And so..The Adventure Begins

6 years ago this month, I was driving my trice-recycled ‘94 teal Chevy Malibu with the windows rolled down from my high school to the Senior Picnic–just days before graduation.  “Keep Your Head Up” by Andy Grammer came through the radio waves and it just seemed right.  I was full of optimism and excitement for a fresh chapter.  And what better way to kick off the next adventure than a class-wide picnic with my 700 other classmates?

If I remember correctly, the picnic was lame and I didn’t know where to put myself, like the rest of my high school experience, because some things never change.

I was driving to my last day of work this morning, in my ‘10 Ford Focus that mercifully doesn’t spray water in my face every time it rains like the Malibu did so I’m clearly moving up in the world.  Andy Grammer’s familiar tune came warbling through the FM again and I felt the echoes of that same optimism bubble up.  And then a new Maroon 5 song came on with the same tune they were using 6 years ago. Some things really never do change.

But some things do. I’m more cautious now than I was back then.  I’m not as willing to chase every idea but have learned to patiently wait for my dreams to surface.  I’ve stopped caring about eating lunch at the cool table and although I’m slower to act on new ideas, I’m braver in carrying them out.  During the last 6 years, I pushed to find the limits of how many things I was capable of doing simultaneously and now I’m content to find the few things in life that are worth pursuing deeply.

I’m thankful for nostalgic songs that inspire reflection–even if that includes some awkward high school memories–before starting this next adventure.  Besides learning the Russian language and acquiring a fur hat, one of my biggest goals for our time abroad is to grow in wisdom, character, and flexibility.  Hopefully by the next time I hear Andy Grammer on the radio in June, I can see those fruits in my life.

Until then, just gotta keep my head up.

Lead Me Not

I first learned about the wisdom of working out but not over working your self control in Social Entrepreneurship 101.  We were discussing how to facilitate change in a community and the professor referenced a study conducted by Dikla Shmueli and Judith J. Prochaska where smokers were asked to actively resist eating a treat in front of them for 15 minutes.  Every 15 seconds, they had to pick up the plate, smell the treat, and then put it back down without eating it.  For some, that treat came in the form of freshly baked brownies while the other group of smokers had radishes.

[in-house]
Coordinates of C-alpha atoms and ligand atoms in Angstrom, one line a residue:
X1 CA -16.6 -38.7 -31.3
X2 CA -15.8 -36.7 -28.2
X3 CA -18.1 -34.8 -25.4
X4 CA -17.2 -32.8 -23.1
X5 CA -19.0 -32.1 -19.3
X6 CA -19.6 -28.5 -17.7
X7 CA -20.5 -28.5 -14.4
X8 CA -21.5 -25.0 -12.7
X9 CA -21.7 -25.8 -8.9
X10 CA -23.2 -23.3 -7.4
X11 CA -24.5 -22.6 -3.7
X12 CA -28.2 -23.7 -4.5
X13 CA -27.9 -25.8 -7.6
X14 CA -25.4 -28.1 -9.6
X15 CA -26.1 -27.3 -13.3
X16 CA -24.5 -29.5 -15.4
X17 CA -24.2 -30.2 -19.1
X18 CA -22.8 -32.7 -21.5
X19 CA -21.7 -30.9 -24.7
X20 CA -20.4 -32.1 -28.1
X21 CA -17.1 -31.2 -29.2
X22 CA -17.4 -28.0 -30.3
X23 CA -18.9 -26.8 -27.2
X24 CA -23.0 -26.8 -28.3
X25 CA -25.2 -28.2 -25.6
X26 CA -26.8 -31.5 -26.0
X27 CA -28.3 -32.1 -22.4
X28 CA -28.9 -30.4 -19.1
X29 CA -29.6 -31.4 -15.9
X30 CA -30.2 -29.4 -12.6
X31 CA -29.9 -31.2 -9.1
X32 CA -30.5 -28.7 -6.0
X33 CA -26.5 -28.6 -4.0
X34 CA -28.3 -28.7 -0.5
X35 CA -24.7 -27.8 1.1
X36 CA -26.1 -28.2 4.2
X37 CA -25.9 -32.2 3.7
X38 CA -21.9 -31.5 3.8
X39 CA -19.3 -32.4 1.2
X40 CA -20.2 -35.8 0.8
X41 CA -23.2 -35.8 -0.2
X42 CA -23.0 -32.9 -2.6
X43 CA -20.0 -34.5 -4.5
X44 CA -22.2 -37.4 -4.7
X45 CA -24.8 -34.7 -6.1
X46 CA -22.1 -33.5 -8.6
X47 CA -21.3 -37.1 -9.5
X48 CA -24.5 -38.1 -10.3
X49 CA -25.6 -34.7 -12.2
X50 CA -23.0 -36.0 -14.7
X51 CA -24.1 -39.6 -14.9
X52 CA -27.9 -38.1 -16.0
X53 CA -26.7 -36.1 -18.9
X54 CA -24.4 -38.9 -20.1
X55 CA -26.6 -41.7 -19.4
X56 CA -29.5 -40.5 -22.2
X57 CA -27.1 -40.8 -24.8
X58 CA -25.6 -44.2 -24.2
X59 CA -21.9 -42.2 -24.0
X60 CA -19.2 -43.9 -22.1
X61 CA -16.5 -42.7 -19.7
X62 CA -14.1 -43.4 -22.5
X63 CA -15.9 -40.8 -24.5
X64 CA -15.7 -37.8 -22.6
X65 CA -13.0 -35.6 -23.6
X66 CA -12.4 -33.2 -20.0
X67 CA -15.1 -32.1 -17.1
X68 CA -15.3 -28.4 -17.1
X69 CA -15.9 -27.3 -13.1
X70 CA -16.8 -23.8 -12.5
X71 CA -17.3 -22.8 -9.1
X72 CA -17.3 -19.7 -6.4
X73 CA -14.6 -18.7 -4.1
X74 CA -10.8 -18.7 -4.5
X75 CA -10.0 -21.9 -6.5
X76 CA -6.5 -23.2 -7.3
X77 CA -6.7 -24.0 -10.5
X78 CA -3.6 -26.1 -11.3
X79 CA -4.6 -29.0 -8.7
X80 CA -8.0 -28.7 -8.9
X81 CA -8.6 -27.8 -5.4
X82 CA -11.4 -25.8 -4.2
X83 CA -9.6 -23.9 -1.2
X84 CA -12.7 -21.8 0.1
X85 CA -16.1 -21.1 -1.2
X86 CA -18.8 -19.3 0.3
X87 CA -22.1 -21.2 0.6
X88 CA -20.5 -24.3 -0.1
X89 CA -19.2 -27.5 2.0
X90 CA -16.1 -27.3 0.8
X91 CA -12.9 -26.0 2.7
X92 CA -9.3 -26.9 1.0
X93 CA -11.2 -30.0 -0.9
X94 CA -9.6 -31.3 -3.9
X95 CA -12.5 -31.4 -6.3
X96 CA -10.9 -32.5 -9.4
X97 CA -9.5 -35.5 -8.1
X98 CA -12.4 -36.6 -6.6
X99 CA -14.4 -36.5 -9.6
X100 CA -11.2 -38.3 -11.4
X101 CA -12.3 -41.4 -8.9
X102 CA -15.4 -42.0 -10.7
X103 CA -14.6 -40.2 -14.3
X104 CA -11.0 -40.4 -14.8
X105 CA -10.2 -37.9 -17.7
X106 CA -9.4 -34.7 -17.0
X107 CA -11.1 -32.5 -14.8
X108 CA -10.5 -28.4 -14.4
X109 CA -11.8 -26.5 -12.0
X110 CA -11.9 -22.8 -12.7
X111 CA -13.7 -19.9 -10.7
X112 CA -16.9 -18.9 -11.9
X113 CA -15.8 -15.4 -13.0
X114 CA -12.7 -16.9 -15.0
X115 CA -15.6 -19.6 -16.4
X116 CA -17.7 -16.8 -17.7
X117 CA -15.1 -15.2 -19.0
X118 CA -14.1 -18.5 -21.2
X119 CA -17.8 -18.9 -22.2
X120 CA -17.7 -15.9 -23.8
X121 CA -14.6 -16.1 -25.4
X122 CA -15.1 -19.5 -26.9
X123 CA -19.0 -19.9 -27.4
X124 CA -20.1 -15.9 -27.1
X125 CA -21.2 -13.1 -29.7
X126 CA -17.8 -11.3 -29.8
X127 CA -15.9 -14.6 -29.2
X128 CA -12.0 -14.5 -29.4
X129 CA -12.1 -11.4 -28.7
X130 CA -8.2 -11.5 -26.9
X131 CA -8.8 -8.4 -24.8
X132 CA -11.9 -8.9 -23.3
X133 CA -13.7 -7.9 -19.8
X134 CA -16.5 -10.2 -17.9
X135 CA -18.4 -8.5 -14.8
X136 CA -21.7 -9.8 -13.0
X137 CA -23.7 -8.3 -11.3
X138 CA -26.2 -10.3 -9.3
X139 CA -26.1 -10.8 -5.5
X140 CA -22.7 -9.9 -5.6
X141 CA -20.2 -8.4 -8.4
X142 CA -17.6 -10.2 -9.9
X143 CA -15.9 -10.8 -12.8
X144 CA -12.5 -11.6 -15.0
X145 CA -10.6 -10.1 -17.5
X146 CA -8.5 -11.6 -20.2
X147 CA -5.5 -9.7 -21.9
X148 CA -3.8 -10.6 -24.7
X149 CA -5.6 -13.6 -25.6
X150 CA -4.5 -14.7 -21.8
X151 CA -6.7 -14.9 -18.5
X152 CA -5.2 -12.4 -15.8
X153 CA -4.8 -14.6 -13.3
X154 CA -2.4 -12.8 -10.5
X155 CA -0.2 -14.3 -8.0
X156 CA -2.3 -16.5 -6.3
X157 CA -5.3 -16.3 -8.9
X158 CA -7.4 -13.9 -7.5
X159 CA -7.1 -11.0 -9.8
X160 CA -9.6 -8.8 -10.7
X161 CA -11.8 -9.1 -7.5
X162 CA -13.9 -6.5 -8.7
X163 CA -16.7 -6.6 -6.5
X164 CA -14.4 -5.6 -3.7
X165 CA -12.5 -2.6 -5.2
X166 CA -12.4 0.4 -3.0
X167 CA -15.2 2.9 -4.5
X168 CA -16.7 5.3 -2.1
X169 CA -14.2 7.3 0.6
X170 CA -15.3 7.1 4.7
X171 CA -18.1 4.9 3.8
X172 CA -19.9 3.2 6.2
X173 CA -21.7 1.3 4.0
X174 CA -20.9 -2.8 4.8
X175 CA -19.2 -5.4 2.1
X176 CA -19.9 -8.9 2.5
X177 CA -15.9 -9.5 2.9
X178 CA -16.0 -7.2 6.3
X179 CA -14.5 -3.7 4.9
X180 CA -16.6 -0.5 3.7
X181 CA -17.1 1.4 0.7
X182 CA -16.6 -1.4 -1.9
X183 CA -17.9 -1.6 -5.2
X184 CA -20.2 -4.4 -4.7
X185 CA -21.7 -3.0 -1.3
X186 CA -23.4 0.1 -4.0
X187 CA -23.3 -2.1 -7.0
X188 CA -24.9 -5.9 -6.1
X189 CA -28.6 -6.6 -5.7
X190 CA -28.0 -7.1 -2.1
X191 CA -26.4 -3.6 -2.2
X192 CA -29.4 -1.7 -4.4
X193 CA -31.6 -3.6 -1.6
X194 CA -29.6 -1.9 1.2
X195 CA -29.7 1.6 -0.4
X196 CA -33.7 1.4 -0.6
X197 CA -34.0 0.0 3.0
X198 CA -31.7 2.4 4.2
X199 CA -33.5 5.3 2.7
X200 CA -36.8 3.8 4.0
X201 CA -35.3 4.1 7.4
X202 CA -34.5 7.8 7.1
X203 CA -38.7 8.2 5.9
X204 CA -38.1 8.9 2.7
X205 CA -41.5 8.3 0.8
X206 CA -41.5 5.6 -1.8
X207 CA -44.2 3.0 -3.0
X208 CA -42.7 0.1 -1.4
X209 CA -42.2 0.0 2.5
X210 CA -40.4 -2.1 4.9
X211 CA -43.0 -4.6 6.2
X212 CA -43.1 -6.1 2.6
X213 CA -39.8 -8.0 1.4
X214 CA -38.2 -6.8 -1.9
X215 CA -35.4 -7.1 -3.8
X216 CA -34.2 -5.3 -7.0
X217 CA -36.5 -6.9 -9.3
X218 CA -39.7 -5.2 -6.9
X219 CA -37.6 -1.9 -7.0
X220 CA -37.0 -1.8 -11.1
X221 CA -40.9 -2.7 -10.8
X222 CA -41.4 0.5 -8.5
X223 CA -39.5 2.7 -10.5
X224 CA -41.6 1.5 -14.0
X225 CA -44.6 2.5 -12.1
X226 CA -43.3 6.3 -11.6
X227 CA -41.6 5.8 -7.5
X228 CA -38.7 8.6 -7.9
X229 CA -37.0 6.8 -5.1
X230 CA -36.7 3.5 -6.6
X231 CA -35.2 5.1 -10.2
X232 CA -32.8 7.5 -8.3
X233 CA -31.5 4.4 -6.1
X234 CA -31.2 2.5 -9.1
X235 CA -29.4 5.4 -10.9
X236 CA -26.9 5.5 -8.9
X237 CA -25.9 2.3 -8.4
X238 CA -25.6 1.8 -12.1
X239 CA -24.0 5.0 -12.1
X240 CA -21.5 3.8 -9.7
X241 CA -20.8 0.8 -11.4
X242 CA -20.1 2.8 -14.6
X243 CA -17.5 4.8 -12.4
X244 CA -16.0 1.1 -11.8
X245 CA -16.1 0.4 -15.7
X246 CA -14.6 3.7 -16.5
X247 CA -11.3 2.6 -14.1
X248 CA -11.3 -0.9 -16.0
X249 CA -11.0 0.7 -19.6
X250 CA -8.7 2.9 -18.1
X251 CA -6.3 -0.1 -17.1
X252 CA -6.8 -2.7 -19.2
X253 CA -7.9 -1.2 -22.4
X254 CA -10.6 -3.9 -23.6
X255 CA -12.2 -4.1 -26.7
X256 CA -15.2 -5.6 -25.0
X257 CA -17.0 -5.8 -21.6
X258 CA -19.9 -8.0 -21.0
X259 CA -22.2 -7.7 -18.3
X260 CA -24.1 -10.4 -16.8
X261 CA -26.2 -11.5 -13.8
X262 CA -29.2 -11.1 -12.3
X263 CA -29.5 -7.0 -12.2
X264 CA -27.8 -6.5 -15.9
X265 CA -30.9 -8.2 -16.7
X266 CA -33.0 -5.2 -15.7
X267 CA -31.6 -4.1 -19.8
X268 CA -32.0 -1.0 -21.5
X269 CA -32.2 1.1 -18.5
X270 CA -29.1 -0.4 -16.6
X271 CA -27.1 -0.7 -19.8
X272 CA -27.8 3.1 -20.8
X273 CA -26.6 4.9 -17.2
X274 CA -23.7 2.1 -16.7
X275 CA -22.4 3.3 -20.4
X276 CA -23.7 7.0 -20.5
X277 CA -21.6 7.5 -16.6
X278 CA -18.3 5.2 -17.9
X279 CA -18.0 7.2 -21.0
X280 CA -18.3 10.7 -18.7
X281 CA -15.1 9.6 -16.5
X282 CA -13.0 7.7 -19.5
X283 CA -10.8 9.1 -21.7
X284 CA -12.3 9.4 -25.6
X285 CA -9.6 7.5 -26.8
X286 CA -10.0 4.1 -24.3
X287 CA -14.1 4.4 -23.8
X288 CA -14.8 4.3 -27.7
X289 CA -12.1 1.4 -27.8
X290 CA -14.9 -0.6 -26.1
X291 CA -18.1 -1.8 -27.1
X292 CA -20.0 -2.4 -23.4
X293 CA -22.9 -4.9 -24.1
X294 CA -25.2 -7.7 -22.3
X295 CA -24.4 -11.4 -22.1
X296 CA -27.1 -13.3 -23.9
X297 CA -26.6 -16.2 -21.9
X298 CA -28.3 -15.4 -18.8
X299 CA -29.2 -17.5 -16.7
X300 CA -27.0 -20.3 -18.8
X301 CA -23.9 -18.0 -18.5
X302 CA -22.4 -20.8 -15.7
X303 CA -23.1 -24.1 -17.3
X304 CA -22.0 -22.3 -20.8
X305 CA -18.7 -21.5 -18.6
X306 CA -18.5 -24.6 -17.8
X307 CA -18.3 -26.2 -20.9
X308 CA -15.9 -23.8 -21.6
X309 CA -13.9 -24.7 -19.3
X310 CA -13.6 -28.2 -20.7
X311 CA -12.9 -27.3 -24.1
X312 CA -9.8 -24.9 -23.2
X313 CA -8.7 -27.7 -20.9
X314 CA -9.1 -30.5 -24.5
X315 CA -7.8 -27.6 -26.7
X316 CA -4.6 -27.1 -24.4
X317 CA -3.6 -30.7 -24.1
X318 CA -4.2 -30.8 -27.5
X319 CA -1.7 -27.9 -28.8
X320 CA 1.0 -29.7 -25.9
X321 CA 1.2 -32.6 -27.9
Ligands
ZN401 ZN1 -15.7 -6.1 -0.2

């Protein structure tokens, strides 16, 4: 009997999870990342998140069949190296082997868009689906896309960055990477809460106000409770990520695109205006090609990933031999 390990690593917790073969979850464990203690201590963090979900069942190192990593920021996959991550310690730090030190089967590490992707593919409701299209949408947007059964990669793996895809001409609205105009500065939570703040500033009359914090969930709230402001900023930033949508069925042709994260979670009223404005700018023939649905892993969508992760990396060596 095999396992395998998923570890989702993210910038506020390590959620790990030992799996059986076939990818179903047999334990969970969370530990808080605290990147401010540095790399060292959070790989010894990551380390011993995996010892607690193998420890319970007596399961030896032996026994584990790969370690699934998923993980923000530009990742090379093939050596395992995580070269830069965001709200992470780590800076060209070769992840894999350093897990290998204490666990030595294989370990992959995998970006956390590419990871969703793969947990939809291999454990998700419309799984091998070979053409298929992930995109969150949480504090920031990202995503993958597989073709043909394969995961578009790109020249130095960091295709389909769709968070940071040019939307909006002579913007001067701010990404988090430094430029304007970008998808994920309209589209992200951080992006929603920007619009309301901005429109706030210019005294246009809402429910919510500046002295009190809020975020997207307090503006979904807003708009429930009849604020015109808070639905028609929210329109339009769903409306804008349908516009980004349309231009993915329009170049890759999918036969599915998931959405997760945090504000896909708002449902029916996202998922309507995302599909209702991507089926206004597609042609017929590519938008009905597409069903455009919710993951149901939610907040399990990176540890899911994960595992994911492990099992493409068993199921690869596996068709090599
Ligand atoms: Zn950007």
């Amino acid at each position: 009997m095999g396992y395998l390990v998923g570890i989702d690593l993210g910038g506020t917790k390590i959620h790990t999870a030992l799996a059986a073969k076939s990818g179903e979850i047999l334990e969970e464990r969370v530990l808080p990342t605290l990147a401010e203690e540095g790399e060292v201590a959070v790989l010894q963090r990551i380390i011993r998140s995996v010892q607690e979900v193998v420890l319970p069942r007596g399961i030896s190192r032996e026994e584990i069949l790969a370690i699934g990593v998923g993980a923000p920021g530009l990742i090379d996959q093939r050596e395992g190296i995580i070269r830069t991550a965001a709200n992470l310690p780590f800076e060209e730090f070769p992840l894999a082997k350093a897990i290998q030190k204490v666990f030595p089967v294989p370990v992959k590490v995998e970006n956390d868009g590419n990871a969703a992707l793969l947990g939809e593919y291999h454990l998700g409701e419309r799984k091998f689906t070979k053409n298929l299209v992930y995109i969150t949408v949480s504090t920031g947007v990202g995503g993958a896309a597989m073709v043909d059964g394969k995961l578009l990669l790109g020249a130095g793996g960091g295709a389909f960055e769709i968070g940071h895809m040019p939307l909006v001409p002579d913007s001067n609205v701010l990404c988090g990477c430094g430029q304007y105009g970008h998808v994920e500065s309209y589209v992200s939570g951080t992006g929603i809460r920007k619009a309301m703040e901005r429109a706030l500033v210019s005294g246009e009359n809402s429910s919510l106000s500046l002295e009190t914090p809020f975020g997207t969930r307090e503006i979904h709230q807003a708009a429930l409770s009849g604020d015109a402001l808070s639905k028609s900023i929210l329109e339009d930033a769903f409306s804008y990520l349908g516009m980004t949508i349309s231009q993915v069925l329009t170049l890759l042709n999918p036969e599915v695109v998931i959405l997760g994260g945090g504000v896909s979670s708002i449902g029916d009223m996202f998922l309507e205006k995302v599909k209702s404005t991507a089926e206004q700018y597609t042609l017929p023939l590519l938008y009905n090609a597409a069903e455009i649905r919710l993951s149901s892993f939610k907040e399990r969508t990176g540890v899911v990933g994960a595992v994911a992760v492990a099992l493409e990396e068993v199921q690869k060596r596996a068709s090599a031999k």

After the 15 minutes, the participants were given a 10 minute break.  The results?  Participants who resisted sweets were more likely to smoke during the break (53.2%) than those who resisted vegetables (34.0%).1

So if you’ve got some bad habits to kick, experts recommend that you beat them one at a time.  Giving up sugar, Netflix, and taking up running all in the same week might just pull your self-control muscle, making it too sore to even get you up with your alarm the next morning.

Instead, focus on one goal at a time and eliminate the everyday temptations. Pick a different route to work if yours sends you right by the donut shop.  Put fruit instead of sweets out on the counter.

In 1 Corinthians 10: 13b, we are encouraged by the fact that, “ God is faithful, and he will not let you be tempted beyond your ability, but with the temptation he will also provide the way of escape, that you may be able to endure it.”  We can trust Him to give us the strength we need to resist the temptations we inevitably will face.  But when possible, it is wise try to avoid temptations rather than continually facing and fighting them.  Some sins, like pride and anger–are hard to avoid entirely.  When Jesus instructed his disciples (and us) on how to pray in Matthew 6, He didn’t say “help us to resist temptation” but rather “lead us not into temptation.”

But if we’re constantly slapping our own wrists as we reach for the forbidden chocolate that’s hiding in plain sight in the pantry, we’ve destroyed our own defenses.  It’s far easier to snap back at our spouses, respond in anger to our bosses, or lose our patience with the kids when our self-control has been worn down by resisting small temptations all day long.